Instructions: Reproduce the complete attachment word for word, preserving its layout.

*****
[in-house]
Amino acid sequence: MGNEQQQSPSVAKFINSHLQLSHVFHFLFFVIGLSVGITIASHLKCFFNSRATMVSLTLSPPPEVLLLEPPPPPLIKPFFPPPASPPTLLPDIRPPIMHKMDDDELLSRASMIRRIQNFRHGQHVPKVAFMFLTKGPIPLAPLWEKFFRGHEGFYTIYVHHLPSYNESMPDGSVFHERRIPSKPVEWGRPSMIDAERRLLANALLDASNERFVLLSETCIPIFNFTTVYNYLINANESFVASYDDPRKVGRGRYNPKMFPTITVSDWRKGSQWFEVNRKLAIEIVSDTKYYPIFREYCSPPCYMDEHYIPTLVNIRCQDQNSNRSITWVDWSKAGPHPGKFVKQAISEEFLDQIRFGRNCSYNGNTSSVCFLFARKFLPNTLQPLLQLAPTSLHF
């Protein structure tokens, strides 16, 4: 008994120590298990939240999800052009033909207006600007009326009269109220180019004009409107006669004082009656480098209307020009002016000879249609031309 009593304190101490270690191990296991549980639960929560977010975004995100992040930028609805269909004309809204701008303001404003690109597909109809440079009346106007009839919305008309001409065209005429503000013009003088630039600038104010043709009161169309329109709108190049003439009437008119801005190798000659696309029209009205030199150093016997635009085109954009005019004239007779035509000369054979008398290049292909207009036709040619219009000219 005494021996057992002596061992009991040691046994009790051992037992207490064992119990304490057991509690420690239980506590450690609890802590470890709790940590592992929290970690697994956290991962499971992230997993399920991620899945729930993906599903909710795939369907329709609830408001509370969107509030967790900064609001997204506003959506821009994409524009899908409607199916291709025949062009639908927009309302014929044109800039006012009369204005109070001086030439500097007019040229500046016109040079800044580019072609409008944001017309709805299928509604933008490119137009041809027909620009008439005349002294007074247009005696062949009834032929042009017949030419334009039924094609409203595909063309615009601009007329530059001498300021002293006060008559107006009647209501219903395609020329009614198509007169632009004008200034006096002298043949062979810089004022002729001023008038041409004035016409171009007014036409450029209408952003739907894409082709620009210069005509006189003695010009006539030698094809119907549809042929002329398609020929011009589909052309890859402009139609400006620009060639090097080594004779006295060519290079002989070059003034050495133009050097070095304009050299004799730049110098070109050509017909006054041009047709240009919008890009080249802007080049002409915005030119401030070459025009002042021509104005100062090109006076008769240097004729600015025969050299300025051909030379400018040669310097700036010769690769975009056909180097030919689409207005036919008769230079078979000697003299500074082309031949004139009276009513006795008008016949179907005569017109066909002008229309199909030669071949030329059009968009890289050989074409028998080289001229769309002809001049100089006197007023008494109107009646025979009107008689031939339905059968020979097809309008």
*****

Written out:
[in-house]
Amino acid sequence: MGNEQQQSPSVAKFINSHLQLSHVFHFLFFVIGLSVGITIASHLKCFFNSRATMVSLTLSPPPEVLLLEPPPPPLIKPFFPPPASPPTLLPDIRPPIMHKMDDDELLSRASMIRRIQNFRHGQHVPKVAFMFLTKGPIPLAPLWEKFFRGHEGFYTIYVHHLPSYNESMPDGSVFHERRIPSKPVEWGRPSMIDAERRLLANALLDASNERFVLLSETCIPIFNFTTVYNYLINANESFVASYDDPRKVGRGRYNPKMFPTITVSDWRKGSQWFEVNRKLAIEIVSDTKYYPIFREYCSPPCYMDEHYIPTLVNIRCQDQNSNRSITWVDWSKAGPHPGKFVKQAISEEFLDQIRFGRNCSYNGNTSSVCFLFARKFLPNTLQPLLQLAPTSLHF
């Protein structure tokens, strides 16, 4: 008994120590298990939240999800052009033909207006600007009326009269109220180019004009409107006669004082009656480098209307020009002016000879249609031309 009593304190101490270690191990296991549980639960929560977010975004995100992040930028609805269909004309809204701008303001404003690109597909109809440079009346106007009839919305008309001409065209005429503000013009003088630039600038104010043709009161169309329109709108190049003439009437008119801005190798000659696309029209009205030199150093016997635009085109954009005019004239007779035509000369054979008398290049292909207009036709040619219009000219 005494021996057992002596061992009991040691046994009790051992037992207490064992119990304490057991509690420690239980506590450690609890802590470890709790940590592992929290970690697994956290991962499971992230997993399920991620899945729930993906599903909710795939369907329709609830408001509370969107509030967790900064609001997204506003959506821009994409524009899908409607199916291709025949062009639908927009309302014929044109800039006012009369204005109070001086030439500097007019040229500046016109040079800044580019072609409008944001017309709805299928509604933008490119137009041809027909620009008439005349002294007074247009005696062949009834032929042009017949030419334009039924094609409203595909063309615009601009007329530059001498300021002293006060008559107006009647209501219903395609020329009614198509007169632009004008200034006096002298043949062979810089004022002729001023008038041409004035016409171009007014036409450029209408952003739907894409082709620009210069005509006189003695010009006539030698094809119907549809042929002329398609020929011009589909052309890859402009139609400006620009060639090097080594004779006295060519290079002989070059003034050495133009050097070095304009050299004799730049110098070109050509017909006054041009047709240009919008890009080249802007080049002409915005030119401030070459025009002042021509104005100062090109006076008769240097004729600015025969050299300025051909030379400018040669310097700036010769690769975009056909180097030919689409207005036919008769230079078979000697003299500074082309031949004139009276009513006795008008016949179907005569017109066909002008229309199909030669071949030329059009968009890289050989074409028998080289001229769309002809001049100089006197007023008494109107009646025979009107008689031939339905059968020979097809309008």